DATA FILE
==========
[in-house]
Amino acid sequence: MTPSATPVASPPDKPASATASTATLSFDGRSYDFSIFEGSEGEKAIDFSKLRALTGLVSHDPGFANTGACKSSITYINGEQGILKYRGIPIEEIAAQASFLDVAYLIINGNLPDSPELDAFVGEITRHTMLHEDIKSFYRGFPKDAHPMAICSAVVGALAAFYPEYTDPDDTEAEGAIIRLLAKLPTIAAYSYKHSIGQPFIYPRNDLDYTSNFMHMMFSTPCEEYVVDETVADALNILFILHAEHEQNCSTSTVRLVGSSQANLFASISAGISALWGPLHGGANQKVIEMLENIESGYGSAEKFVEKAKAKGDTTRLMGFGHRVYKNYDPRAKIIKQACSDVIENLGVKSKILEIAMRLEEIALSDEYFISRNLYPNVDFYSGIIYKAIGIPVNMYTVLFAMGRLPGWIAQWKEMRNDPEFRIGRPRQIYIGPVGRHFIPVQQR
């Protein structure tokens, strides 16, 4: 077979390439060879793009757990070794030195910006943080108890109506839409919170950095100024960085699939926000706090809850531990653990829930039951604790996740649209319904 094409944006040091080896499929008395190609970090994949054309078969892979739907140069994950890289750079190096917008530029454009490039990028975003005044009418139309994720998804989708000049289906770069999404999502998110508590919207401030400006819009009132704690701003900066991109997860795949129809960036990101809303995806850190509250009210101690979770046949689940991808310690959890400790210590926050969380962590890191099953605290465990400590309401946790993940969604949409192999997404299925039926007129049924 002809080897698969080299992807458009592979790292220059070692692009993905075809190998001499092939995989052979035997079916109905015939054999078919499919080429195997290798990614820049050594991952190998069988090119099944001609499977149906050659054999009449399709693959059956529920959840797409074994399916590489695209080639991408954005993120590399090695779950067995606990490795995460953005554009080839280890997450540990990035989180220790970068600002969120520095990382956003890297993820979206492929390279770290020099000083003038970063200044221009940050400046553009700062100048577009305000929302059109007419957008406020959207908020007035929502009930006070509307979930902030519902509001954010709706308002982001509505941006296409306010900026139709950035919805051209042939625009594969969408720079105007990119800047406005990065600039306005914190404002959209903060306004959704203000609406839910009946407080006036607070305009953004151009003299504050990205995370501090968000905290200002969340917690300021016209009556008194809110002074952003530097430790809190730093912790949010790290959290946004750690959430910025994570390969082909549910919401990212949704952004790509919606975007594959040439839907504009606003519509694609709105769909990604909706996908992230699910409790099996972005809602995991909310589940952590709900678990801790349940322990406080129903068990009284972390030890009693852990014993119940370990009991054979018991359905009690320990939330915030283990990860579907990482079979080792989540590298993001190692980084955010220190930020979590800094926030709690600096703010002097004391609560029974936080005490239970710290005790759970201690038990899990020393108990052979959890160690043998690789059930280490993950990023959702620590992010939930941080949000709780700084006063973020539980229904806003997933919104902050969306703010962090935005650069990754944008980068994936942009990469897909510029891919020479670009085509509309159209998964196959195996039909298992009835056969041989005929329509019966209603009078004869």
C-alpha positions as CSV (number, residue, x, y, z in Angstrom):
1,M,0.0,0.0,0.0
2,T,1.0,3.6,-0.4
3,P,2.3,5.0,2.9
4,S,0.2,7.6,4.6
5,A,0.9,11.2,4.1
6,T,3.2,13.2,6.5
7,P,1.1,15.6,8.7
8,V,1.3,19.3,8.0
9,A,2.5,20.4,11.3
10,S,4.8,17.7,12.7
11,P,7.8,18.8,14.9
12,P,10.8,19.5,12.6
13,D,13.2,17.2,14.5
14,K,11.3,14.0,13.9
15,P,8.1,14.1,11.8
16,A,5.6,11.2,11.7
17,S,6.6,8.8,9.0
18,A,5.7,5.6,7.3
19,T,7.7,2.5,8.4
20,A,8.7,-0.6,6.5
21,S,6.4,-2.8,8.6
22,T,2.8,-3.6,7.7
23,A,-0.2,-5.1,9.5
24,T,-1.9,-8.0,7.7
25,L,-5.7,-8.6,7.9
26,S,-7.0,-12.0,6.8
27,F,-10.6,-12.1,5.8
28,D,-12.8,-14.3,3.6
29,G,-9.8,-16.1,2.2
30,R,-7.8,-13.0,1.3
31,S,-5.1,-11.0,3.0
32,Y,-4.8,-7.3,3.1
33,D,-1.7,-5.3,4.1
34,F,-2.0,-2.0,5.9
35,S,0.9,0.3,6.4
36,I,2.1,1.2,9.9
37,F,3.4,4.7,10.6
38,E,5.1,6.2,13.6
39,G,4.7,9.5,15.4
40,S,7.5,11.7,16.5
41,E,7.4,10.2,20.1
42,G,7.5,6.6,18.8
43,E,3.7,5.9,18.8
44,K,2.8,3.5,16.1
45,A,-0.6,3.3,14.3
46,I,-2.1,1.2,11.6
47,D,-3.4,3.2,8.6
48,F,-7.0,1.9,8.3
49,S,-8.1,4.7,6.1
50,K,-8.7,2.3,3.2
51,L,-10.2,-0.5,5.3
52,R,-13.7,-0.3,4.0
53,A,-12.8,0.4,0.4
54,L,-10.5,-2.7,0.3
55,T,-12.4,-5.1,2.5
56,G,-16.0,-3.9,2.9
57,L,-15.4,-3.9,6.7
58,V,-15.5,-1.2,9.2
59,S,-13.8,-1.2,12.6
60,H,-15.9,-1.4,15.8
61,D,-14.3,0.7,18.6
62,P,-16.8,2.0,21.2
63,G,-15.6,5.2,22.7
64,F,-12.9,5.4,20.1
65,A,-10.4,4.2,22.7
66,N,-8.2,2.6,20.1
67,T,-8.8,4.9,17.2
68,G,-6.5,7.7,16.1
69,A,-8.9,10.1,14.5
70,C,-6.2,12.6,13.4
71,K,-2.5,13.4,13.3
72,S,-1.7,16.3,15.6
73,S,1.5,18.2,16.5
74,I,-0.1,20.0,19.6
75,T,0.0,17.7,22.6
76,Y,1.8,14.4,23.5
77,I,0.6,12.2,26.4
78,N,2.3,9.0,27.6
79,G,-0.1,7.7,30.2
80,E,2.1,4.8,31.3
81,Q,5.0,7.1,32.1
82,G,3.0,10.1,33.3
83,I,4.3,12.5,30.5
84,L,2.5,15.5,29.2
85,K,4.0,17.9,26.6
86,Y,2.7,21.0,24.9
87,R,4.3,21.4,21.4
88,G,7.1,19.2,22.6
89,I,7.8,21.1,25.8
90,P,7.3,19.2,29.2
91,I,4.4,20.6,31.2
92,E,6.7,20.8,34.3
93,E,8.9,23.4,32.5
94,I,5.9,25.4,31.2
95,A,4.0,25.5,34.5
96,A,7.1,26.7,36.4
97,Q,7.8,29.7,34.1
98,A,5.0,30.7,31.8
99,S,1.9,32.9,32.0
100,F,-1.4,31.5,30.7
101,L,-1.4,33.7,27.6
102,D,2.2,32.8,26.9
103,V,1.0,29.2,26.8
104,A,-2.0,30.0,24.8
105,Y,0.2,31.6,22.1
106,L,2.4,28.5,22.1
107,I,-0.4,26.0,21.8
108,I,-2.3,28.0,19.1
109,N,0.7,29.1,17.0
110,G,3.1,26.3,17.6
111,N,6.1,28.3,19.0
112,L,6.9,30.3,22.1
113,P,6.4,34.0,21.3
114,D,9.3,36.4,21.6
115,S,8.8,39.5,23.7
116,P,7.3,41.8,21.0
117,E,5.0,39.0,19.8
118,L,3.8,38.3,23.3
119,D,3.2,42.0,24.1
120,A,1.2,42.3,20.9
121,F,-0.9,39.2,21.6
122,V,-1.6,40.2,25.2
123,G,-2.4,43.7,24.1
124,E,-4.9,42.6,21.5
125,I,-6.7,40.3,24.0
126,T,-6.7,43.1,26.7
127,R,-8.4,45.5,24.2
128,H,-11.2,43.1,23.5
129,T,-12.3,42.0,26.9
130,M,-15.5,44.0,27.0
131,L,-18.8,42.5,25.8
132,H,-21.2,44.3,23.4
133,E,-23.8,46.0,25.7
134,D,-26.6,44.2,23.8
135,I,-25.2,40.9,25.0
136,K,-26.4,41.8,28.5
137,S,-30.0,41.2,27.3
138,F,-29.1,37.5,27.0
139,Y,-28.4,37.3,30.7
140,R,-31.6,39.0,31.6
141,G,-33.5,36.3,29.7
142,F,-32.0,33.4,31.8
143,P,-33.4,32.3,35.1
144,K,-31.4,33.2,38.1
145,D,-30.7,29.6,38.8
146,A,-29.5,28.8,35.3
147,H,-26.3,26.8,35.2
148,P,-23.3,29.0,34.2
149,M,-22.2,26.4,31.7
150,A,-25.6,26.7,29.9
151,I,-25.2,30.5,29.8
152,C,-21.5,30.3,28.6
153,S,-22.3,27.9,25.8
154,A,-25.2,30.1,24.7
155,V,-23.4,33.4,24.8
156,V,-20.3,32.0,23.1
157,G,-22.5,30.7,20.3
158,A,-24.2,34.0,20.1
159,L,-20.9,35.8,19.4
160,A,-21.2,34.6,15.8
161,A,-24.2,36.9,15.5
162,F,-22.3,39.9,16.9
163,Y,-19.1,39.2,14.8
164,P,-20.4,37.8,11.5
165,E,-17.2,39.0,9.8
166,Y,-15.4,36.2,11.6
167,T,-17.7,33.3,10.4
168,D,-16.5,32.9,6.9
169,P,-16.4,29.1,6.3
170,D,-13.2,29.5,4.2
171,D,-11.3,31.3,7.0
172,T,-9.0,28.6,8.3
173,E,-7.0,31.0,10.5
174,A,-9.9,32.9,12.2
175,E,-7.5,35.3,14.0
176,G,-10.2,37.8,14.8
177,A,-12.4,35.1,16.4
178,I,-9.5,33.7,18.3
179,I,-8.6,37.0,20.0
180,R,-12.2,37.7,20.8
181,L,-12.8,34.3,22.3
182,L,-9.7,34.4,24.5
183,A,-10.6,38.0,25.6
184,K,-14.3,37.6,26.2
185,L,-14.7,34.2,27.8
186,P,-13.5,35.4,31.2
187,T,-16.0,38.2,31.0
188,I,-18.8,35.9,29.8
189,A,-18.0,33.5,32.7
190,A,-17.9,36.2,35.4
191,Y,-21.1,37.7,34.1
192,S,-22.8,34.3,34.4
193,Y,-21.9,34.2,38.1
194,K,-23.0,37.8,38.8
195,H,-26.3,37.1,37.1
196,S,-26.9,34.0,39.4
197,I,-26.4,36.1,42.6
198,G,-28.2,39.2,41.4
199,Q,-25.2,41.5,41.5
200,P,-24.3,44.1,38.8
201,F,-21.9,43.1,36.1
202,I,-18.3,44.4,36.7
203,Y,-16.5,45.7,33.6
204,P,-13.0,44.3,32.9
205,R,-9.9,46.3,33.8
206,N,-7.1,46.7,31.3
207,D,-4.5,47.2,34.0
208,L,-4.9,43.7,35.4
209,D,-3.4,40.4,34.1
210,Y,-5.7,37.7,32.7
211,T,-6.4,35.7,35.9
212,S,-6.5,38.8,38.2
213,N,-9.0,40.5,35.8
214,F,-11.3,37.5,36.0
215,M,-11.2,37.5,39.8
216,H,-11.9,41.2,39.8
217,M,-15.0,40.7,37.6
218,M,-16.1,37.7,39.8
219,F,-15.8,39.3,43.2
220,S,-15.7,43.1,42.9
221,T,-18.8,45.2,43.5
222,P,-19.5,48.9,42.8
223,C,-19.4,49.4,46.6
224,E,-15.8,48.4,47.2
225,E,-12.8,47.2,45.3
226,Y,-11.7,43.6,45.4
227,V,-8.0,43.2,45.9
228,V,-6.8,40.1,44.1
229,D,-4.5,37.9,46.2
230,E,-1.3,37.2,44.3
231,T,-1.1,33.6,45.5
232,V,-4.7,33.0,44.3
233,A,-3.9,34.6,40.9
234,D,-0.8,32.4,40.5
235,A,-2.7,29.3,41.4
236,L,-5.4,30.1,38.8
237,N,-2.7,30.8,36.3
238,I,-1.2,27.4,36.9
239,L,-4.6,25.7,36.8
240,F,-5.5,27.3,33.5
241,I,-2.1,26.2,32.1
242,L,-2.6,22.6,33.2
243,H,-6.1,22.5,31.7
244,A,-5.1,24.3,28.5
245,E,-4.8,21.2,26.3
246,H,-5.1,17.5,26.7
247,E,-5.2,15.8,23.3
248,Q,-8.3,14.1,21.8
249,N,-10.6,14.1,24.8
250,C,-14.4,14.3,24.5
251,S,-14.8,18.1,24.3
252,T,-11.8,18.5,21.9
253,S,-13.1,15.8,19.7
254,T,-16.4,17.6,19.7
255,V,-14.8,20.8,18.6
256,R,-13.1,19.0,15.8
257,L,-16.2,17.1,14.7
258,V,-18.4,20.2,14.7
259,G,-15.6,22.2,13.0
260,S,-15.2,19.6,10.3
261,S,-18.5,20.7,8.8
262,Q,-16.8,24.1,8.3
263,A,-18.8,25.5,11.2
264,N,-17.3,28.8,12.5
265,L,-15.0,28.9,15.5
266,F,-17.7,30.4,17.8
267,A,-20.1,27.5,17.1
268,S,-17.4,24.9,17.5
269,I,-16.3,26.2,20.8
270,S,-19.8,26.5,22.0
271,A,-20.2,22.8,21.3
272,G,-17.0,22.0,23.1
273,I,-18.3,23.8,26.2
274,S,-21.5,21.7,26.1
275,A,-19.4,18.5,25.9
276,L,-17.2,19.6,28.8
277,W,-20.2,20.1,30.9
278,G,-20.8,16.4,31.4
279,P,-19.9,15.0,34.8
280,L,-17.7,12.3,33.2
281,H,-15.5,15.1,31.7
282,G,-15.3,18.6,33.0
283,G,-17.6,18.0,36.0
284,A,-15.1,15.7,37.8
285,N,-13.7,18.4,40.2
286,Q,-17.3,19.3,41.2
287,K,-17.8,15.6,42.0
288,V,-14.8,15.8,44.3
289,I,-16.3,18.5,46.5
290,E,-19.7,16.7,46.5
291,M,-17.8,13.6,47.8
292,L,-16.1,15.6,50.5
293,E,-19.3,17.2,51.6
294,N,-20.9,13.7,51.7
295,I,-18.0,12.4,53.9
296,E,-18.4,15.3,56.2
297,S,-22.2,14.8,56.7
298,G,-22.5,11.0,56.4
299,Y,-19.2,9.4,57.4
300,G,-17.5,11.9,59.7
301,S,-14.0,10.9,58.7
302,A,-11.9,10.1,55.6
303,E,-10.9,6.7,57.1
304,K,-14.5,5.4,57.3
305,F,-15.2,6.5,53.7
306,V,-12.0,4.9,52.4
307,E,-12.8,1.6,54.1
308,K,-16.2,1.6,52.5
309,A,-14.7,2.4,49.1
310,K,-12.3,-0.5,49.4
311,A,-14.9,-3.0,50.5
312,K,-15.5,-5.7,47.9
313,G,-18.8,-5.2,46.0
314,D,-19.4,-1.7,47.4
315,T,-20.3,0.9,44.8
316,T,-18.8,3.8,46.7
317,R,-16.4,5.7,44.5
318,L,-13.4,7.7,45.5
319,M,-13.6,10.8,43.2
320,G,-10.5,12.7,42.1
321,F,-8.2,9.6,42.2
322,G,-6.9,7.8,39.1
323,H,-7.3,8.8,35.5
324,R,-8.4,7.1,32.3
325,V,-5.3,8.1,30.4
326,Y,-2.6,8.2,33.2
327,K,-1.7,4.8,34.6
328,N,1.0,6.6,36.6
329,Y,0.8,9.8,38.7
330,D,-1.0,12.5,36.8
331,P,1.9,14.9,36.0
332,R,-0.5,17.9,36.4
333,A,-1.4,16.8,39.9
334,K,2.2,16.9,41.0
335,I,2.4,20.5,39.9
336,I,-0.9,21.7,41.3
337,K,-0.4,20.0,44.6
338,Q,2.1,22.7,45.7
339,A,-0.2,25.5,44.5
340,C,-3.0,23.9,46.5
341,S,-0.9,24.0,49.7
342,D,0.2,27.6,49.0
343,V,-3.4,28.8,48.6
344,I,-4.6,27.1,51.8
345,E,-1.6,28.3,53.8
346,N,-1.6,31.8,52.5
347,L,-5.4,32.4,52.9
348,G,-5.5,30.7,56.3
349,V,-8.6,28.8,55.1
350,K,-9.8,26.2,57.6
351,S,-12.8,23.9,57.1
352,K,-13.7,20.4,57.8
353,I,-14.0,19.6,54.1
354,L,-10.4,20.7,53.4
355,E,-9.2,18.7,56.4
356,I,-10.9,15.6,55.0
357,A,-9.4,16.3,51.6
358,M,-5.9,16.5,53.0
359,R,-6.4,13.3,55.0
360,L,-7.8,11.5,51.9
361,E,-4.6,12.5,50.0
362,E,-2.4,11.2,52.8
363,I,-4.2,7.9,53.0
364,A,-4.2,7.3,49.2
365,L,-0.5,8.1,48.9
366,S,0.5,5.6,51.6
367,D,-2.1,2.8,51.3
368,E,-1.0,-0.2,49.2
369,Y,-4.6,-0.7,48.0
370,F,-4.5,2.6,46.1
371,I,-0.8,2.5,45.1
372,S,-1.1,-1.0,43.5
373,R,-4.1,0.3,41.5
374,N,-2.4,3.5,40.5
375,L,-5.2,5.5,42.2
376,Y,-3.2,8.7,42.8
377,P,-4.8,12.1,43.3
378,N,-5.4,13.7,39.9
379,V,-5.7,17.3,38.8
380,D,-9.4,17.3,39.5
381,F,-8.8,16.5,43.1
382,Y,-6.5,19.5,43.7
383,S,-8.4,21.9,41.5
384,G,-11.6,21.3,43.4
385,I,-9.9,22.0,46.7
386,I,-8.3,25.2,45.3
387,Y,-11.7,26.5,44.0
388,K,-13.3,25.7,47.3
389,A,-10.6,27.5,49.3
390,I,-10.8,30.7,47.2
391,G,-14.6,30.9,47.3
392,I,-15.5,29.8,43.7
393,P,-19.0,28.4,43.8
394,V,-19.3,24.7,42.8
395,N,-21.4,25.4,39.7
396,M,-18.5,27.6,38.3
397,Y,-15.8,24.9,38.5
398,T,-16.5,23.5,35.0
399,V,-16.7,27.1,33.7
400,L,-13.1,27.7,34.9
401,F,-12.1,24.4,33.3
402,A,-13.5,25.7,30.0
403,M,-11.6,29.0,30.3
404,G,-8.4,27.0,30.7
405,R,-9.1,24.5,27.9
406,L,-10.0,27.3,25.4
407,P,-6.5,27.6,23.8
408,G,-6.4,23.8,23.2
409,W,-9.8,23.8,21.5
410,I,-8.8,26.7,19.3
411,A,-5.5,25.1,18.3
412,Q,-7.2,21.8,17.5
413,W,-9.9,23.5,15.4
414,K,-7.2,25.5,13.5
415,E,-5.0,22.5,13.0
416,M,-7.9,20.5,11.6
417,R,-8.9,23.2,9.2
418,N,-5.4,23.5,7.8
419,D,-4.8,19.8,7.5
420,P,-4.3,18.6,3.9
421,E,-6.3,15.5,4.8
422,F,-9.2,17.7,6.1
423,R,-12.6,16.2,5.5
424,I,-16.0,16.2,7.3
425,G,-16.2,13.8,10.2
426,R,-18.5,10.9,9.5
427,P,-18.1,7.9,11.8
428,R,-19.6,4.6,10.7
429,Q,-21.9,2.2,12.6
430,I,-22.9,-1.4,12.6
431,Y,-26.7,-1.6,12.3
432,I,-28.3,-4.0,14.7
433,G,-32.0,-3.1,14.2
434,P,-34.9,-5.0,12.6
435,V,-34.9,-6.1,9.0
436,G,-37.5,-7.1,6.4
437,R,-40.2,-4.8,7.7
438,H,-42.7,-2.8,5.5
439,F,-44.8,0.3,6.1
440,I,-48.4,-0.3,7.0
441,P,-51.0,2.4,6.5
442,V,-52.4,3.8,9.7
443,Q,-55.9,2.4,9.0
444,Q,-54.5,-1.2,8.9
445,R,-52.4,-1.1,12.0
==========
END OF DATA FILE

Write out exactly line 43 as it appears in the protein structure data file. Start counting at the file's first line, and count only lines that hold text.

39,G,4.7,9.5,15.4